June 6, 2012

Join us in Spain this October!

October 20-28, 2012
October 19-27, 2013

In this distinct region of southern Spain, we will find almond groves and lush valleys bearing figs, pomegranates, kakis and apricots. As we drive from the city of Malaga, higher in the Alpujarras, we will look down on to green gorges, gushing streams, and the white dots of villages.
Near to our home away from home, the small village of Ferreirola, we will find the fuenta, the ancient fountains that let us know we are truly off the beaten path.

Here we will breathe the freshest air and taste the countryside. 
The Alpujarras region is known to be a different kind of Spain. Muslim-influenced, it was occupied by the Moors for 700 years. Even after the Moors were expelled from Granada in 1492, they fled to these then-inaccessible hills, and remained hidden in their last stronghold for a further 70 years.

It was the Moors who introduced many of the ingredients that are central to Mediterranean cooking: almonds, oranges, rice, aubergines, quinces, pomegranates, artichokes and spinach. The local cuisine is uncomplicated and delicious. 

In October, we will take full advantage of the harvest. 


Program includes:

- Cozy accommodations in the mountain village of Ferreirola, and in the city of Granada.
- Group transportation between Malaga, the Alpujarras, and Granada.
- All cooking classes and most meals & beverages.
- Visits to local artisans, producers, bodegas and restaurants.
- Exploration of the famed Al Hambra Palace in Granada.
- Recipes, poems, conversation, and inspiration. 

Email us or call our booking coordinator, Merete, directly at 303-910-0897 for more information or to reserve your room.

Spain: Morning in the Alpujarras Mountains.

Peggy and Kim Schiffer explore the mountains around Ferreirola.
The first thing I do when I wake up in the Alpujarras mountains at the foot of the Sierra Nevada is put on my shoes.

The earlier the better, even with a brisk chill in the air. I head happily through the village and down the trail to the fuentes (natural spring). I know that the more I drink of this water, the better I will feel upon leaving. Lightly frizzante, the taste from these ancient fountains is cleaner than wine and even more delicious than...water.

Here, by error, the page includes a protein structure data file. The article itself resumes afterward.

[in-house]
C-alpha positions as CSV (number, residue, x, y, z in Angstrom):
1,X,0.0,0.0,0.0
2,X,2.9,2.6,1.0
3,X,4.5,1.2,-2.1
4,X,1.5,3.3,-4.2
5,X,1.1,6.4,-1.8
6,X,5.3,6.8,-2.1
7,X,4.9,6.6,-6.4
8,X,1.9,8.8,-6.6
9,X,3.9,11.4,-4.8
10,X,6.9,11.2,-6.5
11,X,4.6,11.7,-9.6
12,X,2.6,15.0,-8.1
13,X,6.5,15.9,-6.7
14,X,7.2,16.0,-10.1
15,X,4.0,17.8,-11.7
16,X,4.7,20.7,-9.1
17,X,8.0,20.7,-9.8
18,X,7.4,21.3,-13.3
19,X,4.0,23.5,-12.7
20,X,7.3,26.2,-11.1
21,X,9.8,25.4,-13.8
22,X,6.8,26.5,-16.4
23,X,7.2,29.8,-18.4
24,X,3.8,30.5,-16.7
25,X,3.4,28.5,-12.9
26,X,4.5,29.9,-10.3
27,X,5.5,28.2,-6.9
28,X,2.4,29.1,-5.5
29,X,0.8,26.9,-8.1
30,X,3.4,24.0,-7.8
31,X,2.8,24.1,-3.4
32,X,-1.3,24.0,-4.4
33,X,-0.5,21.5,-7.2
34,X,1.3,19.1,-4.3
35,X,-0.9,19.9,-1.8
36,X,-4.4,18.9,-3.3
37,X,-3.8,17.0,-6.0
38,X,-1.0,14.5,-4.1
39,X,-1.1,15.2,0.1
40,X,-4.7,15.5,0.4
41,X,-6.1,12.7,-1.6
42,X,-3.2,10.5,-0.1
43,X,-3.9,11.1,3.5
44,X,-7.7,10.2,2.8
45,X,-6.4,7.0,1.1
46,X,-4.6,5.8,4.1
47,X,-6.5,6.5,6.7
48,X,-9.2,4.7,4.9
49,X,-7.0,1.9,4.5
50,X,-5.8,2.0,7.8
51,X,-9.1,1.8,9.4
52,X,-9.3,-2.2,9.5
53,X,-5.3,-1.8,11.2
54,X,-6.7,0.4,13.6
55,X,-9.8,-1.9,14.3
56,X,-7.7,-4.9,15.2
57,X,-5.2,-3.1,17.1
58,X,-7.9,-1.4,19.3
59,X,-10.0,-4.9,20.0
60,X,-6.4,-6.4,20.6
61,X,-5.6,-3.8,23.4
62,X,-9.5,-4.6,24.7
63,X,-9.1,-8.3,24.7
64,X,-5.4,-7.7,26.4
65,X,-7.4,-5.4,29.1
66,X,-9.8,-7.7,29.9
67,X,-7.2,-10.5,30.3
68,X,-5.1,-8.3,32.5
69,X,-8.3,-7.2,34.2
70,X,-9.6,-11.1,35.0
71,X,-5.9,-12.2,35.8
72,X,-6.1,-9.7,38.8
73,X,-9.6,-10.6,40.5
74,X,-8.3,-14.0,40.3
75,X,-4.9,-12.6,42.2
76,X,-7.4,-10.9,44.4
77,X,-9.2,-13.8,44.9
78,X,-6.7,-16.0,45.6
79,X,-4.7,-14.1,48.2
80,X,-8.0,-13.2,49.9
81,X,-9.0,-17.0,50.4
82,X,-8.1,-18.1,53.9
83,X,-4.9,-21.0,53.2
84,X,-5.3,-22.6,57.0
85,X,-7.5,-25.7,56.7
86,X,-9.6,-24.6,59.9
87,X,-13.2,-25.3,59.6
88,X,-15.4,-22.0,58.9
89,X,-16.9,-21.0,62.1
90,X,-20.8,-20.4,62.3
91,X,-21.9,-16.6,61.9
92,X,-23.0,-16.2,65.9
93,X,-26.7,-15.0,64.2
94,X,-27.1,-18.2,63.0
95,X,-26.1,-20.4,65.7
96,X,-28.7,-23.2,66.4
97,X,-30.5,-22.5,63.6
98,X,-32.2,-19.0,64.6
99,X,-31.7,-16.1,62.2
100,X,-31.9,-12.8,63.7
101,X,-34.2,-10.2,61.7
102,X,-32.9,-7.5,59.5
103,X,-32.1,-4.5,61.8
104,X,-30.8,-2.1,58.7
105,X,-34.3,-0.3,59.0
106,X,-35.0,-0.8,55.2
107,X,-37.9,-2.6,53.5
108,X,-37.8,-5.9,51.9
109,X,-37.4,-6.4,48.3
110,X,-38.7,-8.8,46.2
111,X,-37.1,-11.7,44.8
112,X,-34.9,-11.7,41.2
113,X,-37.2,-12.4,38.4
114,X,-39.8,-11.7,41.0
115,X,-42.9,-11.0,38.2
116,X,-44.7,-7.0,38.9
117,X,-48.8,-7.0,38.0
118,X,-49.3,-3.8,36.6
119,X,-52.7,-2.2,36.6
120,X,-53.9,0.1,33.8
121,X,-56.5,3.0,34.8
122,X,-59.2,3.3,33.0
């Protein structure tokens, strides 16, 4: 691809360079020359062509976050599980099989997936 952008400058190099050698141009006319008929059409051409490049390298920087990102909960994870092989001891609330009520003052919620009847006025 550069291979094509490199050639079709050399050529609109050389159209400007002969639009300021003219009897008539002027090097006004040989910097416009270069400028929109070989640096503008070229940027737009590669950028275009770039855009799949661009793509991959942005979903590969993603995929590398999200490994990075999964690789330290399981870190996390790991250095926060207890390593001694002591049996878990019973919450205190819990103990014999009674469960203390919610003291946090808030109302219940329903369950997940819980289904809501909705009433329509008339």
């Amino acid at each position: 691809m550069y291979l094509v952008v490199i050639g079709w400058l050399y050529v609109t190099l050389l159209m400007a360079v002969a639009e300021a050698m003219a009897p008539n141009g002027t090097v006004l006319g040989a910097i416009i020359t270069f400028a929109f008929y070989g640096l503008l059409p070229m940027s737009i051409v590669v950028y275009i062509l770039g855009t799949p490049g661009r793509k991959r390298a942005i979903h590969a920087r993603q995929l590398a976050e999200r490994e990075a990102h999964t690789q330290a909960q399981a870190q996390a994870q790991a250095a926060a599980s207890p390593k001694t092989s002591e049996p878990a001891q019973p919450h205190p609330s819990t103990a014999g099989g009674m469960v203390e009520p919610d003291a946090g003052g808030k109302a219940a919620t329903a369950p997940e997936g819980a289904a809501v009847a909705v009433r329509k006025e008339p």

The tiles on the fuenta have been in place for hundreds of years. It's a place of pilgrimage, and I often feel like a pilgrim when in the Alpujarras, staying at Casa Ana. The worn pathway that cuts through the village to the spring passes olive trees, wild figs, old stone walls full of wild edibles that peep out to be picked. The sound of sheep and their bells flowing down the hills is nothing less than bucolic. Gathering water for drinking and cooking becomes a job I look forward to. It's my way to commune with the chestnut tree, the "era," the old threshing grounds, to offer prayers to the low-lying clouds.

Whether day or night, this walk is magic. I am never afraid. And when I return, there is always something welcoming in the kitchen. I can smell the casuela cooking; the smoke rises from the chimney. My partner in Spain, Kim Schiffer, has the home fires burning with a smile on her face. Something sumptuous is always simmering in her clay pot.

Five days in these hills cooking, tasting, hiking and learning is restorative. Landing in Malaga, drinking cafe con leche and shopping at the covered market for our weeks supplies is colorful to say the least.

After our five days in the hills, Granada gives us grandeur, a step back into Spain's elegant past, while we taste delicious sherry, local olives, cheese and chocolate.

Getting a feel for remote southern Spain is an off-the-beaten-path adventure to be savored. As culinary pilgrims, we can wander into the kitchen for a brief stay, knowing that we will find friendship, hospitality, some ancient transmission, at least something good to eat. It's good for the soul.

With love,